As a result of the findings, the WFP says it is looking to improve the dietary diversity of what they offer to the Rohingya by scaling up of an existing e-voucher programme, which allows refugees to buy 19 types of food through prepaid debit card entitlements.
And while the WFP aims to have all Rohingya in Bangladesh enrolled in the programme by the end of the year, only a fraction currently participate, leaving many Rohingya with the only option of selling whatever they can to locals so they can buy fish, vegetables and other food in nearby markets.
“It’s not filling, last month my husband fasted so that we would have enough food,” Shenwara, who only goes by one name, tells Al Jazeera, referring to what is offered in the WFP food baskets.
Crouched over a small stove built from the ground in a dark corner of her family’s hut in the Kutupalong area of the settlement, the mother of four prepares the few fish her family was able to buy.
Since coming to Bangladesh, Shenwara says she’s sold most of her jewellery, for around $100, to help her family survive.
Pointing to the nose ring she’s still wearing, she says: “I’ll try to keep it because it’s the last one, but if I have to sell it, I will.”
The food aid and other items Ali, Shenwara and others sell ends up in unofficial markets in Bangladesh.
Down a narrow street not far from the settlement area, traders set up shop every evening on a dusty ground of an empty square behind the main market of an area called Court Bazar.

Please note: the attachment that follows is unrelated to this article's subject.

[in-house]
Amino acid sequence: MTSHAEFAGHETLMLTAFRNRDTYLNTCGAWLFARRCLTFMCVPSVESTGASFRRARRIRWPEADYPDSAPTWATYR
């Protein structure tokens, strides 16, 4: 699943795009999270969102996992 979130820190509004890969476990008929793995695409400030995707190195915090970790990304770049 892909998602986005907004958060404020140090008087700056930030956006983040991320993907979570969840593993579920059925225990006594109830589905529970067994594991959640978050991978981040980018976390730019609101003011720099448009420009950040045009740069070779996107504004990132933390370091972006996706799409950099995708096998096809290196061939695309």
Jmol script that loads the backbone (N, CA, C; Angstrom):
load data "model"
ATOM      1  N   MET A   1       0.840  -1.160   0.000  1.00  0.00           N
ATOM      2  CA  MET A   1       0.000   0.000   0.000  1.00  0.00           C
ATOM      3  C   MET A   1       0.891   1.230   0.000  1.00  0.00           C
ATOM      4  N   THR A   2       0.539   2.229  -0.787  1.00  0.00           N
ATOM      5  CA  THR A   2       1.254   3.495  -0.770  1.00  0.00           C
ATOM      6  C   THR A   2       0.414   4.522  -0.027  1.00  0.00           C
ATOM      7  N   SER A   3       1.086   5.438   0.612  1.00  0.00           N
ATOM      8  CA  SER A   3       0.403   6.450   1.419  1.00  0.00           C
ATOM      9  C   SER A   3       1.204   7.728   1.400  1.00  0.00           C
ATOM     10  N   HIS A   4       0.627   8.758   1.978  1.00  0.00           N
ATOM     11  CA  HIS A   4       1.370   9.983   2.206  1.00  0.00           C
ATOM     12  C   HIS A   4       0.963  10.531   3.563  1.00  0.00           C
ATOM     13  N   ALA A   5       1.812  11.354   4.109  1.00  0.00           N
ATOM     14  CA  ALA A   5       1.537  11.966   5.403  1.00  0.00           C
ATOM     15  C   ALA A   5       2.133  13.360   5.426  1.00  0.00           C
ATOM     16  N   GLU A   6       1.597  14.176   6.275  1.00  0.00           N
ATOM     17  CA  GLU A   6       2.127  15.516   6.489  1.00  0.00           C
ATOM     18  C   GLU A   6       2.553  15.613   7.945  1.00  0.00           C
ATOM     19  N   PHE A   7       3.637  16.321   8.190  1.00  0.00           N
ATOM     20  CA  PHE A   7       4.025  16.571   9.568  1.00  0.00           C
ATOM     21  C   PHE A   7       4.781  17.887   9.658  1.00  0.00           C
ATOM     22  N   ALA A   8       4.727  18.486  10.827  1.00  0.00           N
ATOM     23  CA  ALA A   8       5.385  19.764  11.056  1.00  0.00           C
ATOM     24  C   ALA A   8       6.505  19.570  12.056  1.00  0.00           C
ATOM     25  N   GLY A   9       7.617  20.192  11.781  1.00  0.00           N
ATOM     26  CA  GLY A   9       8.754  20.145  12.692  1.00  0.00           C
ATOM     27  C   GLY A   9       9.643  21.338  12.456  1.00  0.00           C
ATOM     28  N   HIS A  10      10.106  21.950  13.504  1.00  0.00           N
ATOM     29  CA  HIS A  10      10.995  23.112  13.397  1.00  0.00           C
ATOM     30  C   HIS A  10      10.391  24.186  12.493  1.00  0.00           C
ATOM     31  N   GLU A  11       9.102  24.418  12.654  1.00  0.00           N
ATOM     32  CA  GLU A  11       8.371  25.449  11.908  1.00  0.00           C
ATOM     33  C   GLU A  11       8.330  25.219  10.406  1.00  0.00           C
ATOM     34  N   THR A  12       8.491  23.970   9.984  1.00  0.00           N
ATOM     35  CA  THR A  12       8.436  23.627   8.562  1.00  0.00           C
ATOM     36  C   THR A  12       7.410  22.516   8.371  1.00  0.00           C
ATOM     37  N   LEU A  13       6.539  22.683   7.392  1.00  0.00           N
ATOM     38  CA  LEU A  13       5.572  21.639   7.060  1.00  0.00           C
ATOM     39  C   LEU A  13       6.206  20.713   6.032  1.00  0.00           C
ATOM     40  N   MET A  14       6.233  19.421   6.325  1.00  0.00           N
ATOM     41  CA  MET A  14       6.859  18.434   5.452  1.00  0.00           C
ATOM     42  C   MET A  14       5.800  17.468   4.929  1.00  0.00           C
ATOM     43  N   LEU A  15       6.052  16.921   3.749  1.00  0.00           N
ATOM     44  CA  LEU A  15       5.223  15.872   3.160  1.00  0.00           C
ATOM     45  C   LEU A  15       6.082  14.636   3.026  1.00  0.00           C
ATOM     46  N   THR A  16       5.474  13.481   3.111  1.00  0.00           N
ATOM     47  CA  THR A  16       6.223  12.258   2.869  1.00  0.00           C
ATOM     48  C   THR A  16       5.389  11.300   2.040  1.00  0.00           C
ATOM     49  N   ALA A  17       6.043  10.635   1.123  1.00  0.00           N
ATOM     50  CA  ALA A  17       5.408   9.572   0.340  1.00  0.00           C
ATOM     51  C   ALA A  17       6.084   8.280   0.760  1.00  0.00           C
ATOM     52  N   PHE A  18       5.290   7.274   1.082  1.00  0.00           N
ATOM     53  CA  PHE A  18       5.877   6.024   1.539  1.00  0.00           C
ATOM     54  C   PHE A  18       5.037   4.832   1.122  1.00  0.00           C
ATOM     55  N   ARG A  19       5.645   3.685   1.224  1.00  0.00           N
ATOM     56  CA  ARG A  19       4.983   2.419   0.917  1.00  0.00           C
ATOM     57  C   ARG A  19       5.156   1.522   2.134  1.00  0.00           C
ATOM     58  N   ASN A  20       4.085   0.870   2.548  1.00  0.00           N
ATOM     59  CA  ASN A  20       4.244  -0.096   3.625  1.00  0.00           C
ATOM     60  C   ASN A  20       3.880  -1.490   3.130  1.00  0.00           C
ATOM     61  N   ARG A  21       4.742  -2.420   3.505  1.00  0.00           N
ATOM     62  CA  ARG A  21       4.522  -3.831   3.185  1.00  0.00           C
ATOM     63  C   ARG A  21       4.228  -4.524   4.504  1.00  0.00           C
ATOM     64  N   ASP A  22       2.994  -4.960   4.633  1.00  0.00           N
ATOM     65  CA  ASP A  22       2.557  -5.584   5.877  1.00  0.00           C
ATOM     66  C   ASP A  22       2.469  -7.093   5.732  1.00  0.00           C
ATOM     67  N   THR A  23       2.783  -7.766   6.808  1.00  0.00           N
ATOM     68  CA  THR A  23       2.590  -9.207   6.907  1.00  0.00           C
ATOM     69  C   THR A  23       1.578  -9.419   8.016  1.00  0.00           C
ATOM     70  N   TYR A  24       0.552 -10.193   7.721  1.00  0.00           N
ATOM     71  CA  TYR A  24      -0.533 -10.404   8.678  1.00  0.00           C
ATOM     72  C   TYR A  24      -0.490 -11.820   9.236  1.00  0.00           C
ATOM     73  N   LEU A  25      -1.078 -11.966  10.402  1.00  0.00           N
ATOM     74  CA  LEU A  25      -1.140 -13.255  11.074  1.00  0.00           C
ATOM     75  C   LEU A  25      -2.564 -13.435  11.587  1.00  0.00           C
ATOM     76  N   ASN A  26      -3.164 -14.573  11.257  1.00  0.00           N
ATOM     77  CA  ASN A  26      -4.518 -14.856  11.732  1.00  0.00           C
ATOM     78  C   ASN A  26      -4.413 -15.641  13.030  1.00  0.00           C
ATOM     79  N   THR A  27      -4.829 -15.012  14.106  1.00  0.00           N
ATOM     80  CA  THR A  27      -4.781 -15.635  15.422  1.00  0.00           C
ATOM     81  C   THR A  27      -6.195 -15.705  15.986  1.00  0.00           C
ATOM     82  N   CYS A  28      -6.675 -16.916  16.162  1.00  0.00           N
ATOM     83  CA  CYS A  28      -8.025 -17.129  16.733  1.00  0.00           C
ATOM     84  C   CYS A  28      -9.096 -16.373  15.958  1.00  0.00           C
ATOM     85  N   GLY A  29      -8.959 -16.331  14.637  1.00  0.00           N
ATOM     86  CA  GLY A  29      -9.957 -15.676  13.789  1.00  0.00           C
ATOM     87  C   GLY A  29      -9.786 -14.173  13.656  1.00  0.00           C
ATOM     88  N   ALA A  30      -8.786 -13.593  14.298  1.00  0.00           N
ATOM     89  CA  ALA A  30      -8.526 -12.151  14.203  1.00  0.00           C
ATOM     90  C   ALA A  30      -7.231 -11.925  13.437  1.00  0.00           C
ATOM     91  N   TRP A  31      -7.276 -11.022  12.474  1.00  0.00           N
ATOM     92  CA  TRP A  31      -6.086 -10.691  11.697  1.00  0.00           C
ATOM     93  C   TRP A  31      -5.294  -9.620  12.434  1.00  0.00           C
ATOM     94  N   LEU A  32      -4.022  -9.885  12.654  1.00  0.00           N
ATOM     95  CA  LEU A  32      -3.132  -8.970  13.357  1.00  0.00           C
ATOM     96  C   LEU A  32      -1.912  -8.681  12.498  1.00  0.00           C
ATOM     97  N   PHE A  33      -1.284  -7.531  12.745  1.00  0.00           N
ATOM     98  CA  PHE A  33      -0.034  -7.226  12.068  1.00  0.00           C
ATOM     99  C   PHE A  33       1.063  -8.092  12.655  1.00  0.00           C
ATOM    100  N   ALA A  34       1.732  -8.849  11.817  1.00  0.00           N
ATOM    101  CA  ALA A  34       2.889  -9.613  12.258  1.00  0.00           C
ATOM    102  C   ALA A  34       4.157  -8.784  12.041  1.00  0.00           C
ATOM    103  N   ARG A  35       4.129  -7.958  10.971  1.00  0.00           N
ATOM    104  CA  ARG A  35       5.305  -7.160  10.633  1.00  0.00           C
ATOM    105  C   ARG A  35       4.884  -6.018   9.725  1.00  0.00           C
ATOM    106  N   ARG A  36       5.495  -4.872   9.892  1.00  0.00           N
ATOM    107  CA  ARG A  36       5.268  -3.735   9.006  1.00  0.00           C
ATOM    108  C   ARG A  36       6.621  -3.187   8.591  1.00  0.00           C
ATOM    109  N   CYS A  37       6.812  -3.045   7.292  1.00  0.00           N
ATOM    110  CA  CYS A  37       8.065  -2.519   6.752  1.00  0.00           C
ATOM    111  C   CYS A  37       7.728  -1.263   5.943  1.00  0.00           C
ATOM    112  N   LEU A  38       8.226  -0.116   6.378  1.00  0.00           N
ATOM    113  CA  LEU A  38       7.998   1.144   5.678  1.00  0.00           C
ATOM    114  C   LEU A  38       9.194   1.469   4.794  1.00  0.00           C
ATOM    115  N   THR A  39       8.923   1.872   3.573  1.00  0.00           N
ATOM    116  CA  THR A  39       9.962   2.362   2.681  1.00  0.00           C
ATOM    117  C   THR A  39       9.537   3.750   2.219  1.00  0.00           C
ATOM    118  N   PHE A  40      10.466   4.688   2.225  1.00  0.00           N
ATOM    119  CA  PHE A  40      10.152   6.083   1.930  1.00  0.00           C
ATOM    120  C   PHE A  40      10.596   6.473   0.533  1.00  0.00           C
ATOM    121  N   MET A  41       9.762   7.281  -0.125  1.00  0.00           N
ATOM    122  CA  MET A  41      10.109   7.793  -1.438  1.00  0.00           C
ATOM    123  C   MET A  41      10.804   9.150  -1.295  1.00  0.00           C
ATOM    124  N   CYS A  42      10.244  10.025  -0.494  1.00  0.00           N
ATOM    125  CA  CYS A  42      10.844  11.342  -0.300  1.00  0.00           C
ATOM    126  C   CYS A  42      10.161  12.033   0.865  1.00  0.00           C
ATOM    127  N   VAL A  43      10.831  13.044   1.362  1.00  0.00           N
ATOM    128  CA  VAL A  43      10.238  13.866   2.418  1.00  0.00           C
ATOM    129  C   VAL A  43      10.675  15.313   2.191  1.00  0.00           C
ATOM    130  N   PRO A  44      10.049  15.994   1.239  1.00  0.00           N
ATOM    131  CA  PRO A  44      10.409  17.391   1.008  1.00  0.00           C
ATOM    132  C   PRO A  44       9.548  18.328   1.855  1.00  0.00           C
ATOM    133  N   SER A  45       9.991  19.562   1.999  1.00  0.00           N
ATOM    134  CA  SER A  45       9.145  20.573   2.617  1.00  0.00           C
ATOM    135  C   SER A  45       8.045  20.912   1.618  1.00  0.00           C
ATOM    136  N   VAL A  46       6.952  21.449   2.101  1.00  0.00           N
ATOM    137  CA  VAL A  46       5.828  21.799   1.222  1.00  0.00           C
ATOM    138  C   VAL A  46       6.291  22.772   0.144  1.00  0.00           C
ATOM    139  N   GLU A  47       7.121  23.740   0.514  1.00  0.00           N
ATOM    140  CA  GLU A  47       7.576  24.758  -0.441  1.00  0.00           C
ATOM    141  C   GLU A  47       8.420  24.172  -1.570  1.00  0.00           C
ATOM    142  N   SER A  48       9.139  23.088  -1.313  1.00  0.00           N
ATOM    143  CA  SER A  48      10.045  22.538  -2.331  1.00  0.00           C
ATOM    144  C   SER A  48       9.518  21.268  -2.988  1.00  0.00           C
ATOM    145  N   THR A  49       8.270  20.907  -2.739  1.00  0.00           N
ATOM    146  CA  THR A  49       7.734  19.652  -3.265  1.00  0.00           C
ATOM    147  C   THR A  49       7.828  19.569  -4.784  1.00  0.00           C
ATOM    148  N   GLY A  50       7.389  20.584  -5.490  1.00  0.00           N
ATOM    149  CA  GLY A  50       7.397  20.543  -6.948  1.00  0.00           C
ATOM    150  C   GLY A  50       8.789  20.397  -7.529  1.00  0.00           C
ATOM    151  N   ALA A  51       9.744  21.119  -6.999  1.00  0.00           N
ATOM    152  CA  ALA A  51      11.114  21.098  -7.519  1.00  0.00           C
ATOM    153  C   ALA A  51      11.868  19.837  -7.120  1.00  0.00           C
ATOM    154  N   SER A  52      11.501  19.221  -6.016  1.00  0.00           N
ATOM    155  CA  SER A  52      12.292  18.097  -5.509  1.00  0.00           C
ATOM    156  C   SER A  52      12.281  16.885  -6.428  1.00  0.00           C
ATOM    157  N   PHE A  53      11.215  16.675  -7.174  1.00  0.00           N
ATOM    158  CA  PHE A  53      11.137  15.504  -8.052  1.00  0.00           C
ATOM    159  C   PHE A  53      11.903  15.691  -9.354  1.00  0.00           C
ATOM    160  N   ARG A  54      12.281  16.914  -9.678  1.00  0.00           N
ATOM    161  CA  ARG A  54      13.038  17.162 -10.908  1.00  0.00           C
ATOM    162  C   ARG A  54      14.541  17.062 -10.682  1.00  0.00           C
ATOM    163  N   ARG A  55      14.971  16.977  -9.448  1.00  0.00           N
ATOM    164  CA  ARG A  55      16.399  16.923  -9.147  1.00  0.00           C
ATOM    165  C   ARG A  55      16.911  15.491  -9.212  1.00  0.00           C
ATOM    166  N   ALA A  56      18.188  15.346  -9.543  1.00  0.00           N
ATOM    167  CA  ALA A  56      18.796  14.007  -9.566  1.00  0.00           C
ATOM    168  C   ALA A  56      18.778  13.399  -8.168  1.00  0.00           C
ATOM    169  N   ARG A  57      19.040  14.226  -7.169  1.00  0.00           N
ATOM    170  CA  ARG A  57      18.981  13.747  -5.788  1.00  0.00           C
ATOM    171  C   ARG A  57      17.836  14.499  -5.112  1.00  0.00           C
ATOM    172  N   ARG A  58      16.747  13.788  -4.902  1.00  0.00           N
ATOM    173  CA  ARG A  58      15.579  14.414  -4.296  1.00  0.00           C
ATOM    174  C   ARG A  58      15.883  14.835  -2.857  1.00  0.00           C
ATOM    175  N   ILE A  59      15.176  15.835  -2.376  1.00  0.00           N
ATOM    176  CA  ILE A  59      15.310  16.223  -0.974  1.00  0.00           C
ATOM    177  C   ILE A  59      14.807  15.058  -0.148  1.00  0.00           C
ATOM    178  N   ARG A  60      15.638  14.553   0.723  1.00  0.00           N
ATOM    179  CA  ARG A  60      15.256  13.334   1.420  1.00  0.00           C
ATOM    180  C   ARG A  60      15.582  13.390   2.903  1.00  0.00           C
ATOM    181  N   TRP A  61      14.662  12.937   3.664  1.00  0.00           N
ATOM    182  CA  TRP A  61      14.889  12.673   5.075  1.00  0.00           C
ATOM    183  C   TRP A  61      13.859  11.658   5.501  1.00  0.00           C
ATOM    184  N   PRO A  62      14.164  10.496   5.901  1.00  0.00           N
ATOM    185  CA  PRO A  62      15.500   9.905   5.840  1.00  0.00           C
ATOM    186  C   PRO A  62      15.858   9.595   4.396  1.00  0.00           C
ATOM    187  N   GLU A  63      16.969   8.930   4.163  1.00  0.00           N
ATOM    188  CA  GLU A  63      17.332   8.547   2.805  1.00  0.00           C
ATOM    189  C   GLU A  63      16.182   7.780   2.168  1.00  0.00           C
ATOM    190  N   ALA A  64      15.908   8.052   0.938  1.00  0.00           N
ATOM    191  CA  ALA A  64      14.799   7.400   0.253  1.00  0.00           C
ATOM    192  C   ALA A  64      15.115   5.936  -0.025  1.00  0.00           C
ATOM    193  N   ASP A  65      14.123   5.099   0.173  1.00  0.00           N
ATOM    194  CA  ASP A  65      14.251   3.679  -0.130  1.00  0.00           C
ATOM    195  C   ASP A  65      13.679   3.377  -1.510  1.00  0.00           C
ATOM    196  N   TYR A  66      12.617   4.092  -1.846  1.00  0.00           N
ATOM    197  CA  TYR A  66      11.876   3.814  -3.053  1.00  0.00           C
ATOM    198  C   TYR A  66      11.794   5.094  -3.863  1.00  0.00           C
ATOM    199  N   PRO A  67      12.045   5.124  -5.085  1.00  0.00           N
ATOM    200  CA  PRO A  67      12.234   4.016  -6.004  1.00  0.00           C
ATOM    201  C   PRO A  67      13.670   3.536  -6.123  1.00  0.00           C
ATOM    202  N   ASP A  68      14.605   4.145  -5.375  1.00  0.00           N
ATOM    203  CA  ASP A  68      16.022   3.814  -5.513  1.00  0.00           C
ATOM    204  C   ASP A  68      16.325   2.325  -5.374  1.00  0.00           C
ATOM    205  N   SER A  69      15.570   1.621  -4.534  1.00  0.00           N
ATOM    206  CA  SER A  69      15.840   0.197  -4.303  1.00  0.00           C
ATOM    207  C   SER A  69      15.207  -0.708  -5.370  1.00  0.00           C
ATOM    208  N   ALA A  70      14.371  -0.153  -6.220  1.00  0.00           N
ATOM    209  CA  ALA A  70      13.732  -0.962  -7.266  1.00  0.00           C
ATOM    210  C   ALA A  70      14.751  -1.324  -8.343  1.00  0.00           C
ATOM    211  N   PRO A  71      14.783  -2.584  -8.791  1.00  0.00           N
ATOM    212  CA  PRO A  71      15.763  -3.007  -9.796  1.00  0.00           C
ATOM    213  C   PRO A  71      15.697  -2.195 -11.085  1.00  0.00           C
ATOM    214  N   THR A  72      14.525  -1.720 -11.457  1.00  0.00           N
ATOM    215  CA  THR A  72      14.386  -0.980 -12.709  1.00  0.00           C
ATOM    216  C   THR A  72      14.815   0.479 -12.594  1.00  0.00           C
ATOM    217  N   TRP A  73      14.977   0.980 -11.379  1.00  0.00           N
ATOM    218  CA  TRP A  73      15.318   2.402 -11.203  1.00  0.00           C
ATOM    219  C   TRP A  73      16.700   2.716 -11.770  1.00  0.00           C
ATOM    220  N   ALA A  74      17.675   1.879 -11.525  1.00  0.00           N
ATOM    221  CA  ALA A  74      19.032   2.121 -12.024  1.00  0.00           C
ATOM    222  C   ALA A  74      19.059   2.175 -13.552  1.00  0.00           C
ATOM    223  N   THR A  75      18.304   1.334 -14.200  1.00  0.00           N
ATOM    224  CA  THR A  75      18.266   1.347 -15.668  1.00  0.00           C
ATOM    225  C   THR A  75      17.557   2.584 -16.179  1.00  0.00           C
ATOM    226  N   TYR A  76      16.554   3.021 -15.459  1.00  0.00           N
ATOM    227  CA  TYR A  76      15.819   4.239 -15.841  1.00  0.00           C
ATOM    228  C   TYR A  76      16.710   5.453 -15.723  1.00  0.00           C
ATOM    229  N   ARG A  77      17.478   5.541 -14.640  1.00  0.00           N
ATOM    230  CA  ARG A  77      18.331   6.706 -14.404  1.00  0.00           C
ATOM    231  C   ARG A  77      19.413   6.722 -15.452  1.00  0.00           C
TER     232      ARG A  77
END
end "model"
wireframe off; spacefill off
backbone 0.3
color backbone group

Their makeshift market is like many others across Asia, but what is different is how much of what they’re selling is aid assistance, bought directly from Rohingya refugees or third parties.
Empty orange bins, boxes of cooking oil and plates, blankets and packages of children’s food lie spread out on the ground before the vendors, all plastered with UNFPA, IOM, UKAID or UNHCR logos.
A Rohingya refugee who goes by Satara says she’s sold WFP food aid five times since coming to Bangladesh.
She says her family needs more food and a greater variety in their diets.
“It’s not enough,” says Satara, who lives with her five sisters in Kutupalong, “I brought money with me from Myanmar and whenever there was a shortage of food over the past five months I used that money. But now it’s run out.”
For Satara, selling packets of lentils has been a quick way to get some money.